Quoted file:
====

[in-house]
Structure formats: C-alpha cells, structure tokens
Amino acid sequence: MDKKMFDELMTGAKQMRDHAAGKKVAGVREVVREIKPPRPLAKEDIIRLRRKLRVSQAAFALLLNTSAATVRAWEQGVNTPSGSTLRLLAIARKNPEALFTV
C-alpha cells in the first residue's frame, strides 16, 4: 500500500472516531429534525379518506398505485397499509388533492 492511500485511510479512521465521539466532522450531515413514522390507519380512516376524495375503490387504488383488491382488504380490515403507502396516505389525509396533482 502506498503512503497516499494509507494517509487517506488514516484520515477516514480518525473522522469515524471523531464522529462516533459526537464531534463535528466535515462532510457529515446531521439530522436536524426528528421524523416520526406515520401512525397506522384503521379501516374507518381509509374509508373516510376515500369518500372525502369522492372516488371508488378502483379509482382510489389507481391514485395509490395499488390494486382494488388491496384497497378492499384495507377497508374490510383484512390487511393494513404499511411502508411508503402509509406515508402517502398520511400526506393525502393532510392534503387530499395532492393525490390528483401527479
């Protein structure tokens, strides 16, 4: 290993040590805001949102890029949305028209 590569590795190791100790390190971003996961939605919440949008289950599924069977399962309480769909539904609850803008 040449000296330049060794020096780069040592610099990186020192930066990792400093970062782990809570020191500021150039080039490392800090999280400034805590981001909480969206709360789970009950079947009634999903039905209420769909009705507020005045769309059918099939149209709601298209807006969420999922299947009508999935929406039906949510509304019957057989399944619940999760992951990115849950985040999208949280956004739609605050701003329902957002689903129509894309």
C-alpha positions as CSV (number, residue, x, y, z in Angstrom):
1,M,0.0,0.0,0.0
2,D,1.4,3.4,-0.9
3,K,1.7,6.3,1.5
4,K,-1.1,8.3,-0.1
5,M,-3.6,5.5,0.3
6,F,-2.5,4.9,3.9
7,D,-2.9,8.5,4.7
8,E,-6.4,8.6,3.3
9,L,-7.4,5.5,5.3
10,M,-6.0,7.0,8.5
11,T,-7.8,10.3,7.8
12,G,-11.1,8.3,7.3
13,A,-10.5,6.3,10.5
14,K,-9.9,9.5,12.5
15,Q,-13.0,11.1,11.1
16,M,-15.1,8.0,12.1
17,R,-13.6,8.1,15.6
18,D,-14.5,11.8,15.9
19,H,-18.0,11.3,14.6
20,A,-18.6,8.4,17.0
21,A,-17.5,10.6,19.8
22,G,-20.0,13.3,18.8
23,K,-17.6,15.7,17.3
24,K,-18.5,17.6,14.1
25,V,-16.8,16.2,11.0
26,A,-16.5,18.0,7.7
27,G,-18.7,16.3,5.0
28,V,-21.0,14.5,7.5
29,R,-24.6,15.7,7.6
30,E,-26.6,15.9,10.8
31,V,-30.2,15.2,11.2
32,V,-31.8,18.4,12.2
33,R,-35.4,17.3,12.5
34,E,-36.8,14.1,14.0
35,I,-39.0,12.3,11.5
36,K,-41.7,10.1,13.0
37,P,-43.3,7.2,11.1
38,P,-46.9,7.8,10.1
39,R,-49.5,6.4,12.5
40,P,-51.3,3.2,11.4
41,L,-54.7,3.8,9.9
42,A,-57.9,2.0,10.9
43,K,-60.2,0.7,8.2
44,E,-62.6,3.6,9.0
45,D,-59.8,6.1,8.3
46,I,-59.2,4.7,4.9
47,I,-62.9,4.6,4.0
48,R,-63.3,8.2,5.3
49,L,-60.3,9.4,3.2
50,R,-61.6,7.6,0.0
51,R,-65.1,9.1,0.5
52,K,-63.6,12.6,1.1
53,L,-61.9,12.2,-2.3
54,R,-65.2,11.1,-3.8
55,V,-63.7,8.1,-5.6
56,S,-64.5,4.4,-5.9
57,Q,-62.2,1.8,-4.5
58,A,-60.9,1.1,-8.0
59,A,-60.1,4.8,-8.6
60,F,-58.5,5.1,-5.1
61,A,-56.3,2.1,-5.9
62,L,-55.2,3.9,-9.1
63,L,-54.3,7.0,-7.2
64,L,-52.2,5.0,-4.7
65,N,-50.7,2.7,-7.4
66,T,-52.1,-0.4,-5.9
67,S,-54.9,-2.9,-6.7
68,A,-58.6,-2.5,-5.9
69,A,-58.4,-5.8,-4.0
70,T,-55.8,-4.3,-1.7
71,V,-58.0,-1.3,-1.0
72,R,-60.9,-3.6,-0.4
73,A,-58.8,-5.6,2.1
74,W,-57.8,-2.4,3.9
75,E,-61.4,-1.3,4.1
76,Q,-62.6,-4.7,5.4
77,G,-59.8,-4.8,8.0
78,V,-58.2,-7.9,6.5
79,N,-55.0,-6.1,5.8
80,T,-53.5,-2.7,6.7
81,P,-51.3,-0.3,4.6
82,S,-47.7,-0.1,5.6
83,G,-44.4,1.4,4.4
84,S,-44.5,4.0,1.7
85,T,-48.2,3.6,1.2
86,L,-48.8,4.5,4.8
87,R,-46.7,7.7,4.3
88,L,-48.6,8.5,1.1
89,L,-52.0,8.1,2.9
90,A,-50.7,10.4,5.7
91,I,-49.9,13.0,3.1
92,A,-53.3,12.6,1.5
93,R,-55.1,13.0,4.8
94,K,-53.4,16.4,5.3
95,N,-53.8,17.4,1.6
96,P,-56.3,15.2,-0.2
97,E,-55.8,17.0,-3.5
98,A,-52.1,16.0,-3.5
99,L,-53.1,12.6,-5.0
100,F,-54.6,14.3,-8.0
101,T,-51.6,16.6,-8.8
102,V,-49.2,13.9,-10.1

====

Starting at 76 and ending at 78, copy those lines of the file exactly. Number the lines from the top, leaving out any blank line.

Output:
70,T,-55.8,-4.3,-1.7
71,V,-58.0,-1.3,-1.0
72,R,-60.9,-3.6,-0.4